Tuesday, August 18, 2020

Lindsey Graham Is In Trouble

 There have long been rumors of a tightening in the race for Lindsey Graham’s South Carolina Senate seat. Those rumors were confirmed in a poll earlier this month that showed the race in a tie. Now the Cook Political Report is downgrading the race from Likely Republican to Lean Republican.

There are only two recent public polls in the race. A Gravis poll from mid-July had Graham leading Democratic challenger Jaime Harrison by seven points. Mere weeks later, Quinnipiac had the race in a 44-44 tie.

The rapid swing and scarcity of polling leave questions about the true state of the race, but Cook Political‘s Jessica Taylor notes that a favorable electoral climate and strong Democratic fundraising mean that Harrison’s attempt to unseat Graham is “no longer a long-shot, though the race fundamentals still give Graham an advantage.”

Fundraising is one of the few objective measures of determining the depth and commitment of a candidate’s base before Election Day and the figures from South Carolina underscore Graham’s peril. Harrison has outraised Graham for two consecutive quarters and the total raised by the two candidates is almost equal.

Taylor also notes that the current political climate is a good one for Democrats. The Coronavirus pandemic has stoked the electorate with anger and uncertainty and the Black Lives Matter protests have invigorated black voters, who make up more than a quarter of South Carolina’s population and who are overwhelmingly Democrat.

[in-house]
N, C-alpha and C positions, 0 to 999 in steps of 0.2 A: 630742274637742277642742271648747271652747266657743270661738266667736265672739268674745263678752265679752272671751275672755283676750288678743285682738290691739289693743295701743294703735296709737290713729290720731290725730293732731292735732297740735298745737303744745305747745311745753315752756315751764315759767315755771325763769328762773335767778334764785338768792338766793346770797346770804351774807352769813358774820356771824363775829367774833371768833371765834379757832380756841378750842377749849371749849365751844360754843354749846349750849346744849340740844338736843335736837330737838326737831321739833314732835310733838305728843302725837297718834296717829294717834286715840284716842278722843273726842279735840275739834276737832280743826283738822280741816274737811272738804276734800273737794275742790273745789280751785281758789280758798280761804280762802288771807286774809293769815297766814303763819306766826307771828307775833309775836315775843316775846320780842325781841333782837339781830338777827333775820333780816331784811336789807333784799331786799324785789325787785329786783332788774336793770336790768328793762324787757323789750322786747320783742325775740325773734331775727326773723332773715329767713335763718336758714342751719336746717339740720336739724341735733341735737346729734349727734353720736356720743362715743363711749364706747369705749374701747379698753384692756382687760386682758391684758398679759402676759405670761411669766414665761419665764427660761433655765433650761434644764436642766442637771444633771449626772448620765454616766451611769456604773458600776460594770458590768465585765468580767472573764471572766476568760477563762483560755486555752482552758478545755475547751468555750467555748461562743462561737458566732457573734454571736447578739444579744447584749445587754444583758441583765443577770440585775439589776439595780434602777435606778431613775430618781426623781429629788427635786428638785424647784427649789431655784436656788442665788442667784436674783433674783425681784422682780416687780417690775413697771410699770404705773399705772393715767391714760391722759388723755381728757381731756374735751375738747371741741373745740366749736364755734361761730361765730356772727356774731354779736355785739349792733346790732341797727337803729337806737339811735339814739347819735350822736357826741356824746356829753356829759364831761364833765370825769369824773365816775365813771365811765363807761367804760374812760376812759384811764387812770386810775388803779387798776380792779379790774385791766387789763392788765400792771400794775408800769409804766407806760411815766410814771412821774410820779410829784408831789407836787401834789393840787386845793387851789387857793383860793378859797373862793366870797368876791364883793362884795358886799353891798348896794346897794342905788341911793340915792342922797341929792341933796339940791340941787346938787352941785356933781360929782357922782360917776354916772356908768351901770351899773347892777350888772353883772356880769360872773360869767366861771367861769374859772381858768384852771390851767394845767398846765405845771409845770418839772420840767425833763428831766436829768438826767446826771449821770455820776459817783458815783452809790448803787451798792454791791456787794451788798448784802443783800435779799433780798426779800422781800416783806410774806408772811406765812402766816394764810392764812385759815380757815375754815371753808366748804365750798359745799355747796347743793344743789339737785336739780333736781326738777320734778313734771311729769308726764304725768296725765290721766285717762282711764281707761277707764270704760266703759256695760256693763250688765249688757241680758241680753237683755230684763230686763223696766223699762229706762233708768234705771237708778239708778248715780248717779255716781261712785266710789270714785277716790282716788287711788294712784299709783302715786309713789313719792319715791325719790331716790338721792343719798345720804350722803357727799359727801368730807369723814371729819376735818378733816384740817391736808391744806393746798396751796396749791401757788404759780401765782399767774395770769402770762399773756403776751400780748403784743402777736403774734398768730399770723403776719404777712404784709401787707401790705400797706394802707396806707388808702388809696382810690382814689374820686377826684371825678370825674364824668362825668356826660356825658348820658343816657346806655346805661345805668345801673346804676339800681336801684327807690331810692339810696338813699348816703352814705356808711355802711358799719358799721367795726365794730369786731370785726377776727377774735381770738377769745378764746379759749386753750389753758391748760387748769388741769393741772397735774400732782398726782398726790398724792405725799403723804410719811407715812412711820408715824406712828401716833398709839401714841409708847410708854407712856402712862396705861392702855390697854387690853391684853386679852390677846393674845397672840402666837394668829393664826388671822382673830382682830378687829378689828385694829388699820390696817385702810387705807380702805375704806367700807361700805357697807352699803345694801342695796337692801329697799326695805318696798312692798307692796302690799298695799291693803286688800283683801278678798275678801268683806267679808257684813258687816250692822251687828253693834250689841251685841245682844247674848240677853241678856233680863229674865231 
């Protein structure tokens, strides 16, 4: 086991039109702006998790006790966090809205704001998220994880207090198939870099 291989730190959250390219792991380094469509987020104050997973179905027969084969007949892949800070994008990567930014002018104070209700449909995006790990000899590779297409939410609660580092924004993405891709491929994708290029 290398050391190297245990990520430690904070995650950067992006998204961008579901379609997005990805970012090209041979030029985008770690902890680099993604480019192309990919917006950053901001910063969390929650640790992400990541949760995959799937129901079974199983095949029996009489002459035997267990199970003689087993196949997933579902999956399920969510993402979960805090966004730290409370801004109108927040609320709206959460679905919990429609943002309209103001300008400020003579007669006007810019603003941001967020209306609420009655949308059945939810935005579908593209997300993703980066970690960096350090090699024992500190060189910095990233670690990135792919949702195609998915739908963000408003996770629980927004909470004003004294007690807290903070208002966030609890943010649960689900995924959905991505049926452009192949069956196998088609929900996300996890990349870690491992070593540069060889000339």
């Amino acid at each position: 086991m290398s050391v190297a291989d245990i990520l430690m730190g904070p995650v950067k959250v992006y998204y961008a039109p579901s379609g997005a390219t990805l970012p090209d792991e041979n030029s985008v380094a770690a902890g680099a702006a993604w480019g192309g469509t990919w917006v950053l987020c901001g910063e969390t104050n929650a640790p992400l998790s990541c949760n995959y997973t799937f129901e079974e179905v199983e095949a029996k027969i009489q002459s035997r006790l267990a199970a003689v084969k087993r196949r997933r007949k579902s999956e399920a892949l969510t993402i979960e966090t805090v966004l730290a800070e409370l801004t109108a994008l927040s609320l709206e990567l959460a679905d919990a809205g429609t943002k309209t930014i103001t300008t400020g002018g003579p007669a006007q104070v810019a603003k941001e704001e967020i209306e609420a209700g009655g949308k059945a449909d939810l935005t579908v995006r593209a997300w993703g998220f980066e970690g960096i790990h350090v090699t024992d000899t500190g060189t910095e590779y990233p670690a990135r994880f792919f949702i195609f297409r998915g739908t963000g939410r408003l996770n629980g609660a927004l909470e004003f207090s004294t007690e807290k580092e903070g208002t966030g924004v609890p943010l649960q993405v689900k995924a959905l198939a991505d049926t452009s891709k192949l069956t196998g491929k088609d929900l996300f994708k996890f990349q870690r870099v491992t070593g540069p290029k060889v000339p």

Jaime Harrison, a graduate of Yale and Georgetown Law who grew up in Orangeburg, is also black, a fact that may also help to rally support. If Harrison wins, South Carolina, the state that fired the first shots of the Civil War, would become the first state in history to be represented by two black senators at the same time.

Taylor also points out that there is more polling support for a close race than public polling would indicate. Two internal Democratic polls since early July found a two-point and a four-point lead for Graham.

These polls indicate that Graham is weak in the areas that cost Republicans the House in 2018. The data indicated that Harrison led Graham by 19 points among college-educated women and 7 points among suburban voters. Both demographics figured heavily in the blue wave from the midterms two years ago.

One factor in Harrison’s strong polling may be the fact that he began introducing himself to the state’s voters with positive, biographical television ads in early April. Graham did not respond until late May, allowing Harrison to define himself. Now, when Graham tries to paint Harrison as a radical leftist, the attacks are failing to stick.

Another factor is that Harrison does not seem to be a radical leftist. A Republican source told Cook’s that Harrison is running “a centrist Democratic campaign focused on dinner table issues that has captured a lot of disaffected moderates.” Centrist Democrats were another strong element of the 2018 “shellacking” of the GOP.

Graham also seems to be negatively affected by his strong association with Donald Trump, who often polls worse in the Palmetto State than Graham himself. Graham was long considered a RINO and reviled by Republican pundits as “Grahamesty,” but his independent streak disappeared as he rarely challenged or criticized President Trump. The Gravis poll that showed Graham up by seven showed that a plurality of voters thought he was too close to Trump.

Graham’s words from April have also come back to haunt him as the pandemic spread. The senator vowed last spring that the $600 enhanced unemployment payment would only be extended “over our dead bodies.” With more than 170,000 Americans dead from COVID-19, that sound bite doesn’t sound the way it once did and has become the basis for Harrison’s attack ads.

It is premature to say that Lindsey Graham will be evicted from his Senate seat this November, but conditions are ripe for an upset victory by Jaime Harrison. The race is one to watch closely, especially with the control of the Senate hanging in the balance of a handful of races.

Originally published on The Resurgent

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